Appraising Opals


Step 4: Gem Grading

Lesson 17

“Black Opal,” Harlequin Prince Opal, 215.85 carats, Lightning Ridge, American Museum of Natural History, by greyloch is licensed under CC By-SA 2.0
“Black Opal,” Harlequin Prince, 215.85 carats, Lightning Ridge, American Museum of Natural History, by greyloch is licensed under CC By-SA 2.0

Gemologists can determine the color, clarity, and cut grades of gems like diamonds and rubies reasonably well and usually with a consensus. Disagreements on borderline cases are few. Appraising opal, on the other hand, presents an entirely different situation. It’s more like an art. Each stone is an individual and can have widely varying properties. Values for grades, like G and SI1 for diamonds, can’t be simply looked up and applied. The individual grading factors need to be determined and then carefully weighed.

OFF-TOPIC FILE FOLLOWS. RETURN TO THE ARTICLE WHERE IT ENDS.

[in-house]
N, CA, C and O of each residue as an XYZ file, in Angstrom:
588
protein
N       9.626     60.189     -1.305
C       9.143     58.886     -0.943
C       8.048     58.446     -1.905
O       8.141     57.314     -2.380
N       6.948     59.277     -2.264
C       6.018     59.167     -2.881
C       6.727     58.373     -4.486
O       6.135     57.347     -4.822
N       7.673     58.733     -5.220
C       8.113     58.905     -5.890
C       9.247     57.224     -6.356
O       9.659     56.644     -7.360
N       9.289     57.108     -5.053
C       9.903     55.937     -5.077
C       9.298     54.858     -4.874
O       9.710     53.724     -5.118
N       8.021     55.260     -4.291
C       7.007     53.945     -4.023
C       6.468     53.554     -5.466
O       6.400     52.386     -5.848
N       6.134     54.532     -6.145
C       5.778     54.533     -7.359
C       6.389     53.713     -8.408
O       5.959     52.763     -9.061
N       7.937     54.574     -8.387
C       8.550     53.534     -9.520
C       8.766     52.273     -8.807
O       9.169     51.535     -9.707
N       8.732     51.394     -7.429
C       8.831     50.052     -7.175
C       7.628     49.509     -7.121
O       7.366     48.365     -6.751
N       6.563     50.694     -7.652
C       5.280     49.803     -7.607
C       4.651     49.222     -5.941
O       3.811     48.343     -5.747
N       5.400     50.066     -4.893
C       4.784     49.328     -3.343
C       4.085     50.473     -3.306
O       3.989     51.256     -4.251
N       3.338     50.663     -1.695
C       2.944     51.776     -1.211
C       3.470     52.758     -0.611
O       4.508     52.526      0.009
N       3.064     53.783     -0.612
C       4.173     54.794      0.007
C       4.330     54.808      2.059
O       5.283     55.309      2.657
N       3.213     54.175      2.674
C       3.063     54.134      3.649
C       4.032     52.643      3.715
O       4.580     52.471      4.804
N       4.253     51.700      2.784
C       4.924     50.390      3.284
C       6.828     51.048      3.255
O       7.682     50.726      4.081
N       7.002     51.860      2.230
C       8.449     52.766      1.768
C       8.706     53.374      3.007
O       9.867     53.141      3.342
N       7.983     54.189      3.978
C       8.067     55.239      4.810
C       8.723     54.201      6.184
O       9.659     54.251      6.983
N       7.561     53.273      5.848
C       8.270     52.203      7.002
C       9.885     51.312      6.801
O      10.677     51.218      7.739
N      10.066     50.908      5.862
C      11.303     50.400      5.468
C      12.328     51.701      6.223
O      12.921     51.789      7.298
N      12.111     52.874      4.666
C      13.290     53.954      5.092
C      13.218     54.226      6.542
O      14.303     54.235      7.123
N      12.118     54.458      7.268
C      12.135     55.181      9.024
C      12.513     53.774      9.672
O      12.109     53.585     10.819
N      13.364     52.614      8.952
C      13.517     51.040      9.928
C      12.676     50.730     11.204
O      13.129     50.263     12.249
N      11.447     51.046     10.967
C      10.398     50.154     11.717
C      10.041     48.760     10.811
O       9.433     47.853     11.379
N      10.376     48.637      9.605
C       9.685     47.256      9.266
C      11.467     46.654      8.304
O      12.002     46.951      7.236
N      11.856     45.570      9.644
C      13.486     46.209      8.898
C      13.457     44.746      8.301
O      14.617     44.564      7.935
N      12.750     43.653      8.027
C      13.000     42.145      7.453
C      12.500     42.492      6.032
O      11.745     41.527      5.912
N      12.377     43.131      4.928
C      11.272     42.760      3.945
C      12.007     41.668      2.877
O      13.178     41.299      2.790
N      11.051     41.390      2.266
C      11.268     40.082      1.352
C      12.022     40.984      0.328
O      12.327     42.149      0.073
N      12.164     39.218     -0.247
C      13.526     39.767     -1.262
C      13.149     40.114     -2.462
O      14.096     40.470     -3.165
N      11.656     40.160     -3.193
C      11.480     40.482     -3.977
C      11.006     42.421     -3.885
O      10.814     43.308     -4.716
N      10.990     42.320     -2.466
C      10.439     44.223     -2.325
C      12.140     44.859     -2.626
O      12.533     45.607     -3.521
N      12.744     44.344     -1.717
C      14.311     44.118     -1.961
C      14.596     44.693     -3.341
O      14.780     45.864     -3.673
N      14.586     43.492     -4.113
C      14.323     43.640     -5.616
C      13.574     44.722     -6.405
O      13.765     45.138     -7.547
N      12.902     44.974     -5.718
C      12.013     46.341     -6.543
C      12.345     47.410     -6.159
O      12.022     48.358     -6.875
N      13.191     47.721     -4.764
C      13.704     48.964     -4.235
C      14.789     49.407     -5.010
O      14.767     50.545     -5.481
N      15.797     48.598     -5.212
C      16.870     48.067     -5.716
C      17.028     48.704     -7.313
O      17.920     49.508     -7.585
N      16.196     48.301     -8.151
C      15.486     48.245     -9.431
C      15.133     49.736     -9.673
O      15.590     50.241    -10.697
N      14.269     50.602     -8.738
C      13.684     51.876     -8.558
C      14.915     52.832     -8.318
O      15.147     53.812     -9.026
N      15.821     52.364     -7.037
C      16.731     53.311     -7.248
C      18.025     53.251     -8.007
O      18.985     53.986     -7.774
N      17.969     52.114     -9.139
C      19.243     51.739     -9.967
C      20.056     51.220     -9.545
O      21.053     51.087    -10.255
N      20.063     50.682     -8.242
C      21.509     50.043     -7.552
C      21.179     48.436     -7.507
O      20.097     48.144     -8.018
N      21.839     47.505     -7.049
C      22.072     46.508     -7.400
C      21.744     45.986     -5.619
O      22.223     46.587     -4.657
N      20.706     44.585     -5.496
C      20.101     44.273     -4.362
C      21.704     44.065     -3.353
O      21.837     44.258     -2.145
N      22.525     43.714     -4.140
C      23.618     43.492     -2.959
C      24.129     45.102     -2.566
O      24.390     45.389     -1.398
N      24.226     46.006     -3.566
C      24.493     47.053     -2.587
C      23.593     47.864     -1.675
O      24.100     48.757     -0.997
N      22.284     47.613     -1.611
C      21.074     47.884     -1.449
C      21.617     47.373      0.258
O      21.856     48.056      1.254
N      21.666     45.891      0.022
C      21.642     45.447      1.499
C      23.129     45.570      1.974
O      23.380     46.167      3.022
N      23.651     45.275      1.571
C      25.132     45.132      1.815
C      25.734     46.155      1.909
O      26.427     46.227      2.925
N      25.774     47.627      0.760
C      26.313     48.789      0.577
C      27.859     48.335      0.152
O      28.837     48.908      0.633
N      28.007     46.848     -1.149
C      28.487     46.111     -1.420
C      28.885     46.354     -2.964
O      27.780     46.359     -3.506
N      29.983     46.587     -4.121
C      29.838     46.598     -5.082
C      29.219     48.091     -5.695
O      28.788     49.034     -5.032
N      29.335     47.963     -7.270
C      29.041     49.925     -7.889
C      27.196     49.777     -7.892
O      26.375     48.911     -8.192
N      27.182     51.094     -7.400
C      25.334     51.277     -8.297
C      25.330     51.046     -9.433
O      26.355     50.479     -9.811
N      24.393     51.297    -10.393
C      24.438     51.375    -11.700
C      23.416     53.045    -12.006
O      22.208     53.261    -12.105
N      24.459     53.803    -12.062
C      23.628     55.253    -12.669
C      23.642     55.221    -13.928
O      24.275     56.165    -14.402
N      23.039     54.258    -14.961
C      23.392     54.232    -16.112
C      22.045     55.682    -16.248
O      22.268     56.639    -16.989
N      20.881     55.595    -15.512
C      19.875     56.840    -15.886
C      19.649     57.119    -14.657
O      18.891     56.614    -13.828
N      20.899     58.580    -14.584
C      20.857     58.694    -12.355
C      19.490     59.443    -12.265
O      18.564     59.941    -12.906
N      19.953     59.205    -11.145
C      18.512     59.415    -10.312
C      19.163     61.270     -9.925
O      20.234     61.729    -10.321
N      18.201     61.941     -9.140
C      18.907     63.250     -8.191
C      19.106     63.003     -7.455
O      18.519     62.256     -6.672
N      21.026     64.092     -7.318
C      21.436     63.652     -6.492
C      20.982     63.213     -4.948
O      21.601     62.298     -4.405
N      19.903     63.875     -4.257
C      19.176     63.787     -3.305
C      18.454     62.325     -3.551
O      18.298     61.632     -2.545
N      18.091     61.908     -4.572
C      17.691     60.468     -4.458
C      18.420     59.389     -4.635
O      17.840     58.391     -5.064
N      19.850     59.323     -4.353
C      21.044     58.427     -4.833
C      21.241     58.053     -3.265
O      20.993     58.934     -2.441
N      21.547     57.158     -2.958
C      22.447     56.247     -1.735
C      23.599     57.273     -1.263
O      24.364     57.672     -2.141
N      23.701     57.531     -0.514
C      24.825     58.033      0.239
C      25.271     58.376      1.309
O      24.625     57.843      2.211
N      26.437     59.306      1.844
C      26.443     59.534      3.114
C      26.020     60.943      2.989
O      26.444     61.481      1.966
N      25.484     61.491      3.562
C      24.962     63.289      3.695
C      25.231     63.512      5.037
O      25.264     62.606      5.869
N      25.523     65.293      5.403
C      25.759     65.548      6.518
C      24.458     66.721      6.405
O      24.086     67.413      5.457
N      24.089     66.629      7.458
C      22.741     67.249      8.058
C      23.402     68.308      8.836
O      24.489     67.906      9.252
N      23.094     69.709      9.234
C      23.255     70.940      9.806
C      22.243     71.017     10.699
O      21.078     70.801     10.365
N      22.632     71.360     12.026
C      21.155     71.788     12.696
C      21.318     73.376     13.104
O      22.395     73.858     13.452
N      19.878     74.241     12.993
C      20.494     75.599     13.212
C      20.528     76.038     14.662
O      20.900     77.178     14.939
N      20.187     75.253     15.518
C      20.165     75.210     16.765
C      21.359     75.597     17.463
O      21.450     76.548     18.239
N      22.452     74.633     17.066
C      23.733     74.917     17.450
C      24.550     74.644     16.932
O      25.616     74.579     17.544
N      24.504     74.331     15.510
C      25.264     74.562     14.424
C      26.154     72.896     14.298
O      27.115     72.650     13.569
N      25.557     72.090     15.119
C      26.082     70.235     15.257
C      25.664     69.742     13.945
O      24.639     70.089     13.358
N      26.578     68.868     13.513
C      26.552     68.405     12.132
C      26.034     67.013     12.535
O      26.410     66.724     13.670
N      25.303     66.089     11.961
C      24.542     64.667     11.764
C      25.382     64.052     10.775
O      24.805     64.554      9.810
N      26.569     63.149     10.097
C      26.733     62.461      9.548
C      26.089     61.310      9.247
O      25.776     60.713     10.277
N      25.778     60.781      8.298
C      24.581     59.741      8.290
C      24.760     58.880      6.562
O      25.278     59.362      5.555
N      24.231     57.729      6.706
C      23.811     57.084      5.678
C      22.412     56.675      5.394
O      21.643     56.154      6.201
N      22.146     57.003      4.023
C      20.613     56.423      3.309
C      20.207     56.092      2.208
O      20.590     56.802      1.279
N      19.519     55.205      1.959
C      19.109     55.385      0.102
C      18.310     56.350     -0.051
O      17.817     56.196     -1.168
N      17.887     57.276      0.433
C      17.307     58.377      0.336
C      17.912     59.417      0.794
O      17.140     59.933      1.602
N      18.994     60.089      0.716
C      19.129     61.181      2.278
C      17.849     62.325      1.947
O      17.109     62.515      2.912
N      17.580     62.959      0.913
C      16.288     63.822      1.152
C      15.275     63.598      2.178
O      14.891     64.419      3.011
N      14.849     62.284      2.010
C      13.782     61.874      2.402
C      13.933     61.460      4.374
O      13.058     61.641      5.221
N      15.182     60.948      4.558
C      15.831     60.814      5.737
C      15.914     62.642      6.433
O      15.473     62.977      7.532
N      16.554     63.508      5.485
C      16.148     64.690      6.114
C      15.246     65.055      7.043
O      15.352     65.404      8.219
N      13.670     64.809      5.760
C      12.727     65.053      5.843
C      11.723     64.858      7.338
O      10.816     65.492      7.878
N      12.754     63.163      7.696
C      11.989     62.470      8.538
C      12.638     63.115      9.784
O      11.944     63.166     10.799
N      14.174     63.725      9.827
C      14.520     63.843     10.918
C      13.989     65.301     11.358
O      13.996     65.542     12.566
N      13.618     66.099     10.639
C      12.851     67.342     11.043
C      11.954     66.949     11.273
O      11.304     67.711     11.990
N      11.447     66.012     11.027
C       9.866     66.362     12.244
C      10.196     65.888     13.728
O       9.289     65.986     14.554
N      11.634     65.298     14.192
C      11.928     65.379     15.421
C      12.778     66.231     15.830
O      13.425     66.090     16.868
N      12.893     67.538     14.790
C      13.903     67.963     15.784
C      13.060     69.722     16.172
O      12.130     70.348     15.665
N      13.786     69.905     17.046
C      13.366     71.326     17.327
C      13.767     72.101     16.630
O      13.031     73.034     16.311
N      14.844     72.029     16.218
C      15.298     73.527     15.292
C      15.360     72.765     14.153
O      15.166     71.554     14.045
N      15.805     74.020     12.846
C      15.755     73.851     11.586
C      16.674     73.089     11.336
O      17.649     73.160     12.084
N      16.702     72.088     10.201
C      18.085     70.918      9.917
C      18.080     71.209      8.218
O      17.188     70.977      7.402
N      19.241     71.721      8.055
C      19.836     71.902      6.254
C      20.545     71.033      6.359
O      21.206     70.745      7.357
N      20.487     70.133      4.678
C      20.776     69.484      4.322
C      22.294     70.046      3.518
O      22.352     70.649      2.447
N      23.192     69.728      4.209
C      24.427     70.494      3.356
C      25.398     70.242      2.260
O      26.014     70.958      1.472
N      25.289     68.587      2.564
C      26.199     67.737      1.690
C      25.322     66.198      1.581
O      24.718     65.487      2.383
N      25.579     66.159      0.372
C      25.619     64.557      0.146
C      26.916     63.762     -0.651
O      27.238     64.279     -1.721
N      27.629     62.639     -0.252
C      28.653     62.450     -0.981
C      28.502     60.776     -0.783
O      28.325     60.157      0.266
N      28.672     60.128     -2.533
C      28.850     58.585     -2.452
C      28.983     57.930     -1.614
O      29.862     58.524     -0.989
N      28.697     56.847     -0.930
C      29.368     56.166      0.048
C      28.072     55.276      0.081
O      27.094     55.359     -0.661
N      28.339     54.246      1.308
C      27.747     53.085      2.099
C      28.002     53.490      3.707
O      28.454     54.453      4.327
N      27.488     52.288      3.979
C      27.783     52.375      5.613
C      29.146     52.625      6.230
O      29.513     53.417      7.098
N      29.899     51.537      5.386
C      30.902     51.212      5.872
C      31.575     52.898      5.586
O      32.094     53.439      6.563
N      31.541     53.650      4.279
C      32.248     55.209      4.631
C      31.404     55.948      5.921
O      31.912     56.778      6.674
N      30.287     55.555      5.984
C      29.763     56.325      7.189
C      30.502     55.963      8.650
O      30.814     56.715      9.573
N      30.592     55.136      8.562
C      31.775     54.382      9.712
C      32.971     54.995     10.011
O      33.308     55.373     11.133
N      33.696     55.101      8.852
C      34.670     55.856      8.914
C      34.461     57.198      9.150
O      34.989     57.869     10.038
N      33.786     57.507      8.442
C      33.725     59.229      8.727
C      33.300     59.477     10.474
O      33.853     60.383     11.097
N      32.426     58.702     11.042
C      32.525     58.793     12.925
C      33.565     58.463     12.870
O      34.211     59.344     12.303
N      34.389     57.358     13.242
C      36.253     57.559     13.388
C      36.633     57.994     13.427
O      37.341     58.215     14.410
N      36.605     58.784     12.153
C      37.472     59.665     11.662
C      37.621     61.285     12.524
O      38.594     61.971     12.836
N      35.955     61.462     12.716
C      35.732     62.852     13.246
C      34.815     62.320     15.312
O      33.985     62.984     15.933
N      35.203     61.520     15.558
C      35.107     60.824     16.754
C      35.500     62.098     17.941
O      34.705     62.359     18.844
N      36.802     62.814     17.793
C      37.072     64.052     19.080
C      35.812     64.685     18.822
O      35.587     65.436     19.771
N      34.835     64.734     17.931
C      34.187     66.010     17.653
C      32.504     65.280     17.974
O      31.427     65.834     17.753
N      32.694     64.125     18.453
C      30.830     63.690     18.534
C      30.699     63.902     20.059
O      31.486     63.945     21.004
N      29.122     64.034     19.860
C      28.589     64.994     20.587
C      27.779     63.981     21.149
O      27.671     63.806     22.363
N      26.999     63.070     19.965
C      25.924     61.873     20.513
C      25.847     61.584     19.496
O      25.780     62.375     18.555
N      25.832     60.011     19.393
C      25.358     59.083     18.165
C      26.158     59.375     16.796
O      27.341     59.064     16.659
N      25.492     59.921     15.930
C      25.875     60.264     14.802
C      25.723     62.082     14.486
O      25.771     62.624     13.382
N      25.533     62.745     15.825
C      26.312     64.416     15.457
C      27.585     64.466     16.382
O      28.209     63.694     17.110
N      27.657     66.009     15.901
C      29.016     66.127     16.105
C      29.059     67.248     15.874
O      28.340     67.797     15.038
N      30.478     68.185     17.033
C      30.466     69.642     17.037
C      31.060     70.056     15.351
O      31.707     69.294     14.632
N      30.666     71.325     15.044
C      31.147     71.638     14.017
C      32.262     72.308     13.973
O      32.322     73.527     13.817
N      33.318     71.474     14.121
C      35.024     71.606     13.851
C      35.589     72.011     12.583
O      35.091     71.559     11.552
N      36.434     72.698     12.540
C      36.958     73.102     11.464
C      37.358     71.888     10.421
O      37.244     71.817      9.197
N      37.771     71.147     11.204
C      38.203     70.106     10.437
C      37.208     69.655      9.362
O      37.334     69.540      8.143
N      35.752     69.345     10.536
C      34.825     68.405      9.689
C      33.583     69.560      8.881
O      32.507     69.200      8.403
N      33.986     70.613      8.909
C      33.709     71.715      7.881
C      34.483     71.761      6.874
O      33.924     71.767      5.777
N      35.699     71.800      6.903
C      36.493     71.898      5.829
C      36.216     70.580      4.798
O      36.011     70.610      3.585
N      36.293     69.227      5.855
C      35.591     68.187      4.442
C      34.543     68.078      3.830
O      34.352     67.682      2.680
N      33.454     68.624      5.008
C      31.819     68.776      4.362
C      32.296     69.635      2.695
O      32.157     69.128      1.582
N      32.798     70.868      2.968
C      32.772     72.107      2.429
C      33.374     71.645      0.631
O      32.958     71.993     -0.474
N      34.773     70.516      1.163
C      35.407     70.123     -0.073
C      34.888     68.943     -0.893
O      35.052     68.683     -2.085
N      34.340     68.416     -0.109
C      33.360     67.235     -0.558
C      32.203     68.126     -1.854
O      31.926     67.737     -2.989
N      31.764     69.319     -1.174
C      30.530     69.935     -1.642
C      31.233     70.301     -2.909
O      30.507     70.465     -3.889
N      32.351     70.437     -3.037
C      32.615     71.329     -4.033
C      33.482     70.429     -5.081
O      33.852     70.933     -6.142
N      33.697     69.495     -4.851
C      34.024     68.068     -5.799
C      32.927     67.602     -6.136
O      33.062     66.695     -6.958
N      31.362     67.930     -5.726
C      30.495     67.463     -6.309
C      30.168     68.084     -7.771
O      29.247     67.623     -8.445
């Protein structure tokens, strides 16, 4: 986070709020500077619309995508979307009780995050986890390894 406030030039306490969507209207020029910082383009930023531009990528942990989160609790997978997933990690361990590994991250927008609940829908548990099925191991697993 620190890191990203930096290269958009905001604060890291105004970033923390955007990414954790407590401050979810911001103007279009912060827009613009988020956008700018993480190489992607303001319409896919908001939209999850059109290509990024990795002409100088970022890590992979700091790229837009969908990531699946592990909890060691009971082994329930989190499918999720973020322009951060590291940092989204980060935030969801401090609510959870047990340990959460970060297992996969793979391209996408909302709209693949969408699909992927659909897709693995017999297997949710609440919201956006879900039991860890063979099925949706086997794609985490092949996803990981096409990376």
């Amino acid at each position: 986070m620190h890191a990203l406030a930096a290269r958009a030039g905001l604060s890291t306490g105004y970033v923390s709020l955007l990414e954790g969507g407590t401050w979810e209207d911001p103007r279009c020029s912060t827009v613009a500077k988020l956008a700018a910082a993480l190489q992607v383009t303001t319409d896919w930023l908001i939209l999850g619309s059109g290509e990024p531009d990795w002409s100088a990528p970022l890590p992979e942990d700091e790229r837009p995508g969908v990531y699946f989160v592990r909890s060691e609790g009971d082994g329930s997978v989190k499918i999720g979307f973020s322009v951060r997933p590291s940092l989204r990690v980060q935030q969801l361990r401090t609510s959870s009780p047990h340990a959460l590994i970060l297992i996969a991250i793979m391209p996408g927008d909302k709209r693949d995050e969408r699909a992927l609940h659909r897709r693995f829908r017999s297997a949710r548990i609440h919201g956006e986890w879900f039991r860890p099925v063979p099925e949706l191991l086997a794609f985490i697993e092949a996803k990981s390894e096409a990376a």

That said, there is a unique terminology for opals that simplifies grading and pricing as well as a set of standards for appraising opals.

Opal Terminology

In 1997, the Gemmological Association of Australia (GAA) recommended a …

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